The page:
The largest Foreign Service specialist class ever was sworn in Oct. 11 at a ceremony in the Harry S Truman Building’s Benjamin Franklin Room. A class of 93 technical security specialists, diplomatic couriers, security engineers, information management specialists, office management specialists, financial management officers and other specialists took the oath of office administered by Cecilia Herrera, assistant chief of the Office of Protocol. The specialists are reporting to their new worldwide assignments.
Photo by Dave Krecke
DIRECT FROM THE D.G.
AMBASSADOR RUTH A. DAVIS
Reflection, Gratitude and Generosity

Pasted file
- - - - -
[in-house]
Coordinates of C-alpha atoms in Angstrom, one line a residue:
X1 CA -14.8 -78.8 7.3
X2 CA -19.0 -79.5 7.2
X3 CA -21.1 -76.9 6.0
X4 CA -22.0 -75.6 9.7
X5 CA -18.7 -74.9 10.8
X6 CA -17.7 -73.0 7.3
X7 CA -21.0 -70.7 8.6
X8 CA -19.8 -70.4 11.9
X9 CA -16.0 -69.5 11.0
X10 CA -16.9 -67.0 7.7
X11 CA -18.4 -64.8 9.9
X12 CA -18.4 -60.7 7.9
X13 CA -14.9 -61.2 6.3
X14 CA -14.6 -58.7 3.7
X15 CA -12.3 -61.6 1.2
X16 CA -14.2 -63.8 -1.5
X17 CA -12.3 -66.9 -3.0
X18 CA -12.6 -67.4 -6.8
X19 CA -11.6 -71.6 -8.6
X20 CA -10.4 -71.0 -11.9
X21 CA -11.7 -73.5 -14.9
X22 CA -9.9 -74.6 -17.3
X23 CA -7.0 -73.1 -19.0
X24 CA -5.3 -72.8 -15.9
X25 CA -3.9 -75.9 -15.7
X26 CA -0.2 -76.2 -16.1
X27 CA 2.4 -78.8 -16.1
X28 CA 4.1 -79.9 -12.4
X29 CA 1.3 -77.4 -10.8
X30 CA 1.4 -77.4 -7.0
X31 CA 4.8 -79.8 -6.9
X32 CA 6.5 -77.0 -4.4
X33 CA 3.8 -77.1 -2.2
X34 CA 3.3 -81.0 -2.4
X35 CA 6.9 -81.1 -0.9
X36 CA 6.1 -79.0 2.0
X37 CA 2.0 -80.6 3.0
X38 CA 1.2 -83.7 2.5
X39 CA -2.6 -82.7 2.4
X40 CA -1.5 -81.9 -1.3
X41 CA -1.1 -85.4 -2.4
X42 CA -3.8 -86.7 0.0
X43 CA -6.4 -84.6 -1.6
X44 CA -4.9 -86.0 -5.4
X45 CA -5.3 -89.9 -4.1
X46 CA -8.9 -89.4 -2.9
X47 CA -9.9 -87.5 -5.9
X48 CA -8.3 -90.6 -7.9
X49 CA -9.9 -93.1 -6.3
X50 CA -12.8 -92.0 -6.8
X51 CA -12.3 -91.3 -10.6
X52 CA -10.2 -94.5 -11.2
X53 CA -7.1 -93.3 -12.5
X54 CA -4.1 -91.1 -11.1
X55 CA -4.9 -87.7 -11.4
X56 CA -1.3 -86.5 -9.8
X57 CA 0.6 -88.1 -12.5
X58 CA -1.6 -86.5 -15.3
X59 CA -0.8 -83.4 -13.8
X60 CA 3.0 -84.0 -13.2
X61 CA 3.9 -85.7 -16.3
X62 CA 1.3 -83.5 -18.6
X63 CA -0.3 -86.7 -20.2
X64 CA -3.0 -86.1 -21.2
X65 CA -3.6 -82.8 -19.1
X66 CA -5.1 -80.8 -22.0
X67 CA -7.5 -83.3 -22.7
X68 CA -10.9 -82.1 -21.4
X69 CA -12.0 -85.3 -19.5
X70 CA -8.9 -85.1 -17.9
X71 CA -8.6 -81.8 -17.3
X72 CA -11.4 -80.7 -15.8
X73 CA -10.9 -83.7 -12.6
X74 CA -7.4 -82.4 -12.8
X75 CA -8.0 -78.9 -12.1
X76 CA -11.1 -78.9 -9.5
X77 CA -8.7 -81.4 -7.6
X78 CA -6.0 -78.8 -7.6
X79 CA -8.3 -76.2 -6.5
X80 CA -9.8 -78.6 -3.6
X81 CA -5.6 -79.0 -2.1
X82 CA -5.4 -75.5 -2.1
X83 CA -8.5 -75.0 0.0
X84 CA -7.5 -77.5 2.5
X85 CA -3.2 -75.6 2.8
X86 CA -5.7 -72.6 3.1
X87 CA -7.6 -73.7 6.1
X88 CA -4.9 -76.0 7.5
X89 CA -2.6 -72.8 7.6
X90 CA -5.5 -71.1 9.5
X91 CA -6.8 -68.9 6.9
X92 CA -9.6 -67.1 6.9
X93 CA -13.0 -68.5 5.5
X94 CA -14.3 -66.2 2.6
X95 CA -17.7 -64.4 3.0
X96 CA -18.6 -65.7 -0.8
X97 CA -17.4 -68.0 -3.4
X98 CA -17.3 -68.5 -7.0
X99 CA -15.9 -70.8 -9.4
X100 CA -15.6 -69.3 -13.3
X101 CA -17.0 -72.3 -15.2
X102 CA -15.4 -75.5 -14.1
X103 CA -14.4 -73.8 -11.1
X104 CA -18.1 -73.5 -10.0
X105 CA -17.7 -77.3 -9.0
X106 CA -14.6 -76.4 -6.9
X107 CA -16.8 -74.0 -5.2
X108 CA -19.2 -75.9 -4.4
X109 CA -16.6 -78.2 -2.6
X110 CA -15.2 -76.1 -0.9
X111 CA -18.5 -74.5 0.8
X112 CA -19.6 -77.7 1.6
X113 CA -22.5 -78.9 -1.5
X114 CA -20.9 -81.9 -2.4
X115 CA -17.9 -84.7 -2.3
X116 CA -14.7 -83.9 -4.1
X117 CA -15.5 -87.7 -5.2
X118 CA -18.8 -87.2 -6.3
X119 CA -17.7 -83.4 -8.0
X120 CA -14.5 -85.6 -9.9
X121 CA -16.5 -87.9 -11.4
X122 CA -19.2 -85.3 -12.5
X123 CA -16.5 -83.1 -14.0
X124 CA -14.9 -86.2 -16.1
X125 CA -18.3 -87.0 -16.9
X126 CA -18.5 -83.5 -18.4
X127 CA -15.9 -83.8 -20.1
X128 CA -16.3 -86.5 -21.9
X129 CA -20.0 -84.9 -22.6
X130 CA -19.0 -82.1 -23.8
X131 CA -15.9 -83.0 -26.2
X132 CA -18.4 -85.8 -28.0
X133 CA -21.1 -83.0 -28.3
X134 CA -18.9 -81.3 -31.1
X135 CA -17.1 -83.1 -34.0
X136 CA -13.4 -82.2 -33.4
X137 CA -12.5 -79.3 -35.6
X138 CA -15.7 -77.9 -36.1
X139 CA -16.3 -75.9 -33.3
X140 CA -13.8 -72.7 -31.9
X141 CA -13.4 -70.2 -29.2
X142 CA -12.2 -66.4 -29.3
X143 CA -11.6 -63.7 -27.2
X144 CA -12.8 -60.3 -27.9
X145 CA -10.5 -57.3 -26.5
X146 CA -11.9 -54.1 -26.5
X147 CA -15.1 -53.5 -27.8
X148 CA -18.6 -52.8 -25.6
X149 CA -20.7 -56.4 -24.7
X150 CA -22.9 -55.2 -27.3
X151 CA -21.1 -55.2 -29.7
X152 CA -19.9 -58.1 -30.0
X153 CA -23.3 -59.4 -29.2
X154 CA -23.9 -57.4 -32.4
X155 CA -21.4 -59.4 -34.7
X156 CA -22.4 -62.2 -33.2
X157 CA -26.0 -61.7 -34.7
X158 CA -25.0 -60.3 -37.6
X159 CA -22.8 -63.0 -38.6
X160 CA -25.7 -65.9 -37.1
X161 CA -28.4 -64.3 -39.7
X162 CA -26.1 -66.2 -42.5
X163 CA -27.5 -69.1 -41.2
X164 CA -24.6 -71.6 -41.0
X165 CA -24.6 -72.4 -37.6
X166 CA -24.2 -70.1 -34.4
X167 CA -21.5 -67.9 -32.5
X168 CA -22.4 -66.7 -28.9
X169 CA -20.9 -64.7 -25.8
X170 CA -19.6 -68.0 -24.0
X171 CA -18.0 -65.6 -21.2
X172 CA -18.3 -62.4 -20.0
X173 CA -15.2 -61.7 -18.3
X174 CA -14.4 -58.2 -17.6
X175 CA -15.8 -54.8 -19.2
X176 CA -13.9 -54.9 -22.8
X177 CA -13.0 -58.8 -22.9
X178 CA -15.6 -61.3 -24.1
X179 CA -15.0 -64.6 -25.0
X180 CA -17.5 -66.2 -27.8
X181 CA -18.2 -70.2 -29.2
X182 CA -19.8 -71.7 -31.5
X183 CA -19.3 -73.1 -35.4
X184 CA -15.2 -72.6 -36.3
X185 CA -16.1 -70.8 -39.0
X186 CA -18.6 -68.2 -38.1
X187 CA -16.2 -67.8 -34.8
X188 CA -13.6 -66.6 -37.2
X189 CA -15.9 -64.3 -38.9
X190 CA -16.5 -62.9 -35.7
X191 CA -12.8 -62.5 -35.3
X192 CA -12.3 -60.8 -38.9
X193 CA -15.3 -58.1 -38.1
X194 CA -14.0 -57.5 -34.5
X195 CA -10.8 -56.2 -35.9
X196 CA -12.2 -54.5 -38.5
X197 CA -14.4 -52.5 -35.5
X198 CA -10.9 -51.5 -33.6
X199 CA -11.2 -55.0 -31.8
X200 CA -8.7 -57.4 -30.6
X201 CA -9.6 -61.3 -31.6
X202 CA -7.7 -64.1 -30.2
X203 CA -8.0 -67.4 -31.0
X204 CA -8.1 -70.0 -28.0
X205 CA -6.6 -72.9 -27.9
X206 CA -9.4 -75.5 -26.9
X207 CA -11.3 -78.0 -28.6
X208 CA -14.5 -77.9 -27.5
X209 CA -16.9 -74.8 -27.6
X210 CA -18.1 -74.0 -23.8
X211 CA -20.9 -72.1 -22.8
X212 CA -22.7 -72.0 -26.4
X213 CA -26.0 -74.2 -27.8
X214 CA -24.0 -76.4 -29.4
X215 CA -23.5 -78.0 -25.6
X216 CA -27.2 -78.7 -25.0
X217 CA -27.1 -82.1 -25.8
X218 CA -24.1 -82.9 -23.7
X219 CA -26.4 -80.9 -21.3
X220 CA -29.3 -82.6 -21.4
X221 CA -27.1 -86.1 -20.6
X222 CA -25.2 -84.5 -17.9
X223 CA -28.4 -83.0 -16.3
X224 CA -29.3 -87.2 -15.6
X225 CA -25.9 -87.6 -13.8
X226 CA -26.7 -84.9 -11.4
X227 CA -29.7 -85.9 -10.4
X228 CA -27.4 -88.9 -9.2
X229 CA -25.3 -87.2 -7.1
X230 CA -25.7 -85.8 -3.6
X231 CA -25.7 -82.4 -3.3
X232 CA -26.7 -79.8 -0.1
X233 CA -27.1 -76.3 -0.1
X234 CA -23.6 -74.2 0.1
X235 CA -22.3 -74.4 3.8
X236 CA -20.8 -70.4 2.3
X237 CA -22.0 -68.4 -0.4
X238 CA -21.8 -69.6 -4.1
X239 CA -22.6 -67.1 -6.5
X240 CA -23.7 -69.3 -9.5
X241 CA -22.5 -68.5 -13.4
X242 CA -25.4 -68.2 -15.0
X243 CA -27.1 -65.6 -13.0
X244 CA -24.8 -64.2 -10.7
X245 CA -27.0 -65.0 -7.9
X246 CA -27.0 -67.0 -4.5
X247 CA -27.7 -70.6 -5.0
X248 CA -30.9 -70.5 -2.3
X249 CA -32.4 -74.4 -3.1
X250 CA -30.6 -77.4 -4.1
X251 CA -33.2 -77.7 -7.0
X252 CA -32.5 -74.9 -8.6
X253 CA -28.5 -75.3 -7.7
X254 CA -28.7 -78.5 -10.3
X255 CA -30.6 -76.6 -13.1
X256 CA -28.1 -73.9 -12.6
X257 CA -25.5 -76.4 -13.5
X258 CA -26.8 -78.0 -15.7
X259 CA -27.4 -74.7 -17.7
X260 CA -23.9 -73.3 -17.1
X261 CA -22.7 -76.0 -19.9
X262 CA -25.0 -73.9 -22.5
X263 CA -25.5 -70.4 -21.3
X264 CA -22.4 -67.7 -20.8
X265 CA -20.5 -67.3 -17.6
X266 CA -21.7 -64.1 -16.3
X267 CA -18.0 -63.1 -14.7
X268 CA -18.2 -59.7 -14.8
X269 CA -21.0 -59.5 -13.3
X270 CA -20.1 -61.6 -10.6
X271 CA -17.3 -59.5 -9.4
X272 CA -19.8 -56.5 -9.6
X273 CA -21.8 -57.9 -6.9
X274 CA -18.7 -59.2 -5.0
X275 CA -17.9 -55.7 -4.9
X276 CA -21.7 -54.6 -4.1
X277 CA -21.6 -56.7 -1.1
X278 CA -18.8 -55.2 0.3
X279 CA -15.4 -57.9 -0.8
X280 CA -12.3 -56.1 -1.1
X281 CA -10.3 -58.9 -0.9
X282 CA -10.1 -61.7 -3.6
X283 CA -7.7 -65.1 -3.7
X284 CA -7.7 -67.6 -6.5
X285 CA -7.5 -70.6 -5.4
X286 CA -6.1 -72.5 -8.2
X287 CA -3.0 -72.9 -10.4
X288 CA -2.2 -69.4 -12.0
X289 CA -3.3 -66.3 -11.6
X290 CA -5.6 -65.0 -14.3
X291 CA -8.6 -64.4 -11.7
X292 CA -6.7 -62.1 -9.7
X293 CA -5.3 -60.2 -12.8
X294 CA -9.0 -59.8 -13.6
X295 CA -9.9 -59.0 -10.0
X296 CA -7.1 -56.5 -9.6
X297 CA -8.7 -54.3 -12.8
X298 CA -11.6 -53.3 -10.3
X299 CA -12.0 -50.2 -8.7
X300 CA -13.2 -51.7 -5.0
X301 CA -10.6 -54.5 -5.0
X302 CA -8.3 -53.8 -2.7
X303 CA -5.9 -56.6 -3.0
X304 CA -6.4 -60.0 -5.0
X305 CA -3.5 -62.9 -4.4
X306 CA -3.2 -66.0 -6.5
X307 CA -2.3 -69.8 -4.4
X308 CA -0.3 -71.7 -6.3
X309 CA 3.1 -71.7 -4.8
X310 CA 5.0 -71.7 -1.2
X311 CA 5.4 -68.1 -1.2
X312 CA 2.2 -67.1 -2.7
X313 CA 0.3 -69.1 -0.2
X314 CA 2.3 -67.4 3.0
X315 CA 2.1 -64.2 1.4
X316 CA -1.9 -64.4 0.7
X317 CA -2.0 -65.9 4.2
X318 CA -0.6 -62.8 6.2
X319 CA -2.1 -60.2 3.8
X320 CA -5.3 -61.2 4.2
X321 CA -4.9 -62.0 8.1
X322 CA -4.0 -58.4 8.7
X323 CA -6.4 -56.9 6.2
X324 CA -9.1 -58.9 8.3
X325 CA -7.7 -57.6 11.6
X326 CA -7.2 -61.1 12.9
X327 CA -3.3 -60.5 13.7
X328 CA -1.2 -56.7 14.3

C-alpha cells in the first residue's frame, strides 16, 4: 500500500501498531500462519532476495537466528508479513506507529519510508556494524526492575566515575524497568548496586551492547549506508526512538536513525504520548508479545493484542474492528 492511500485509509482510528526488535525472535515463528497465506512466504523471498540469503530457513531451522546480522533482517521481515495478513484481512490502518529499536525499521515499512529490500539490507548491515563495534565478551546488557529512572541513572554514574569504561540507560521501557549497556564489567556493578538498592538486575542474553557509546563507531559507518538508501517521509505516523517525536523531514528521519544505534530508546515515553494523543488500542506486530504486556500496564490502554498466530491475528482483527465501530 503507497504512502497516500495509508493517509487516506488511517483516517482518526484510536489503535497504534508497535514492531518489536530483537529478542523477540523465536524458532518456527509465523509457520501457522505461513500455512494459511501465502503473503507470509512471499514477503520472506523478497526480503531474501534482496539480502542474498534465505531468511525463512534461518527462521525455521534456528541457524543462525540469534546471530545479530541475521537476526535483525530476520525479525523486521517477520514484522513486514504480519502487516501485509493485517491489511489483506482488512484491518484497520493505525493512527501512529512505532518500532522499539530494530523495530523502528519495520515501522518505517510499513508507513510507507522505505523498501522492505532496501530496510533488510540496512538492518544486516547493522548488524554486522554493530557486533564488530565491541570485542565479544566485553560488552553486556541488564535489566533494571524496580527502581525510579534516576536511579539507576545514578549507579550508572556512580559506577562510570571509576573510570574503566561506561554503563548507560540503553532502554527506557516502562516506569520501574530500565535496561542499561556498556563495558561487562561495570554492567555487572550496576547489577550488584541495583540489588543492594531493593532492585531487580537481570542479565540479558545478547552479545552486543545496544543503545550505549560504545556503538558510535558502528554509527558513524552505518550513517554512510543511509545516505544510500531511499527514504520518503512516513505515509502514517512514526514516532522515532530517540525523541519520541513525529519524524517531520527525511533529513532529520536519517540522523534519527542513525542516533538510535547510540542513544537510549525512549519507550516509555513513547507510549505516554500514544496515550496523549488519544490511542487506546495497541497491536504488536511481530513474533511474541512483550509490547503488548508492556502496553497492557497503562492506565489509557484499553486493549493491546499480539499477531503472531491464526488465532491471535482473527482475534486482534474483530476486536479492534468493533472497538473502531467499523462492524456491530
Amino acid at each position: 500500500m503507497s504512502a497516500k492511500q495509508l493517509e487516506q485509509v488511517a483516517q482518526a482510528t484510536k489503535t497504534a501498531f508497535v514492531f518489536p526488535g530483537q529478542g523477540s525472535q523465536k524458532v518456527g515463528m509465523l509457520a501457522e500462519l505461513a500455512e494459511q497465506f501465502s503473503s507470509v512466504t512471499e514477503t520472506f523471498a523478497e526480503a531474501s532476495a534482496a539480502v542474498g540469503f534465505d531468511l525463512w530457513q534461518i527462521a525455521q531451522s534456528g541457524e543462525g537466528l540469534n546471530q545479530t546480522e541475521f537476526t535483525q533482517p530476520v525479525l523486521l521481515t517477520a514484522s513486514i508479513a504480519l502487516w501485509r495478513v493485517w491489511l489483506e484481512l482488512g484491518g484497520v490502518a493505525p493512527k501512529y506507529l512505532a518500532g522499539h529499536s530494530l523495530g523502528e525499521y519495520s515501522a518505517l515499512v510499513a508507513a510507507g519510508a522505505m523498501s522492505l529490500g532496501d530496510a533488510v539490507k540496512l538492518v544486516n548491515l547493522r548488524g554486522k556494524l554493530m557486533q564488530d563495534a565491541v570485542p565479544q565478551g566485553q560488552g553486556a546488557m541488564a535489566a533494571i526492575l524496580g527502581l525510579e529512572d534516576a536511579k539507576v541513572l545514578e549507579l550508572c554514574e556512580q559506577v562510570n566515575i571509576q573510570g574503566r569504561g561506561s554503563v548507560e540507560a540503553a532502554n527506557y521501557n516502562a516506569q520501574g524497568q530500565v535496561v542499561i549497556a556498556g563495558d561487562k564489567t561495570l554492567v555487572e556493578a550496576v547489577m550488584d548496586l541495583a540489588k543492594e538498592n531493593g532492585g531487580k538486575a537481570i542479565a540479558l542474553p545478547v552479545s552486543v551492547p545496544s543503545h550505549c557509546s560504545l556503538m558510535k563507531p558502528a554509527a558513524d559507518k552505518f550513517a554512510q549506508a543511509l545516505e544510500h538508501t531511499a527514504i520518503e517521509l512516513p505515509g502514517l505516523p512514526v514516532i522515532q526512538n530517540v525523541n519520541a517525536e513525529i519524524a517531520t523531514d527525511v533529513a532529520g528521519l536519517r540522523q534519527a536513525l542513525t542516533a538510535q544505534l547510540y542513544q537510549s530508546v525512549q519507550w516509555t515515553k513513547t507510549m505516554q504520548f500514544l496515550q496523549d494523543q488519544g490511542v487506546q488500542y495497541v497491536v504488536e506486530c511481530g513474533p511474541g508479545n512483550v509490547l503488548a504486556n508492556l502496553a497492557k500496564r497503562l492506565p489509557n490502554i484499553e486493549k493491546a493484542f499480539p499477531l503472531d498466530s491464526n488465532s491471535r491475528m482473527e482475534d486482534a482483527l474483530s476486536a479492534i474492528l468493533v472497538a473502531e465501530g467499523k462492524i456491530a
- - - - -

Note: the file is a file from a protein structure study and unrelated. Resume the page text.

s we near the end of another year, it is once again an opportunity to engage in reflection, gratitude and generosity. First the gratitude: Right off, I want to thank everyone on the “dream team” that comprises the Department of State. It has been another productive year, thanks to your hard work and dedication. As for the reflection, in October, I had the pleasure of meeting with a large group of entry-level office management specialists in London. I was struck again by the singular role they play in the Department of State. Simply put, without them, our missions and offices would be unable to function. So I want to take this public opportunity to single them out for their hard work and commitment to public service, the American people, the President and the Secretary of State. Each and every office management specialist is a vital member of our national security team. I know that many of our overseas office management specialists have been putting in long hours because of staff shortages. I have some good news to report: help is on the way. Almost 1,200 people responded to our online OMS recruitment campaign this summer. Over 400 candidates have made it to the assessment stage of the evaluation, and we hope to have all of these candidates assessed by January, significantly shortening our OMS hiring process. So, sometime next year, you can expect an influx of new office management specialists to fill the vacant jobs overseas and provide relief to those of you putting in extra hours. I know this is something else to be grateful for. Now, a word or two on generosity. I have been moved by the community service activities I have heard about from office management specialists at various posts. These are amazing stories, and I share them because they make me feel good about our cadre of office management specialists and demonstrate how each one of us, by our interactions with others, can truly affect the way America is seen abroad. ■ Organizing fund-raising events for orphanages in Haiti. ■ Teaching English to Moroccan businesswomen. ■ Participating in the Minor Elementary tutoring program in Washington, D.C. ■ Speaking to rural high schools about the Foreign Service during home leave. ■ Teaching typing to teenage girls at a shelter in Panama. ■ Participating in walkathons in support of childhood diabetes in Canberra and cancer research in Rome. ■ Convincing a dentist back home to donate toothbrushes and toothpaste to an orphanage in Mexico City. ■ Including kids from an orphanage in Montevideo in embassy children’s events— Christmas, Halloween, Easter egg hunt and trips to the beach and to the movies. ■ Volunteering time at an AIDS day care center in Harare. ■ Organizing a fund-raiser for a Romanian charity that supports medical care for children. ■ Performing American songs on Russian television. ■ Teaching English to Sierra Leonean refugees in Dakar, resulting in several students entering college. ■ Organizing opera, dinner and other outings for the Pretoria embassy community. ■ Transferring three weeks of annual leave to a friend in the Foreign Service who had been ill for some time, and then persuading others at the embassy to do the same, enabling this colleague to make a smooth transition into retirement. Without exception, each person who shared a story mentioned how rewarding the experience was. These remarkable stories of office management specialists reaching beyond the immediate job at hand to their communities are in no way unique. I know there are countless other stories out there and many more that will be written in coming months. May all of us find such inspiration to give back and share the best of ourselves. There is tremendous satisfaction to be gained from giving to communities throughout the world, within the United States and within our own Department of State community as well. It also happens to be diplomacy in action. Finally, you can do something too. At this time of year, many of you may find yourselves with “use or lose” annual leave. Please do consider donating your leave to colleagues who have exhausted their sick leave and are in difficult circumstances. More information on the Voluntary Leave Transfer Program is available on the HR Intranet web site. This type of generosity directly helps your friends and colleagues in the State Department family. Happy holidays and best wishes for the new year. ■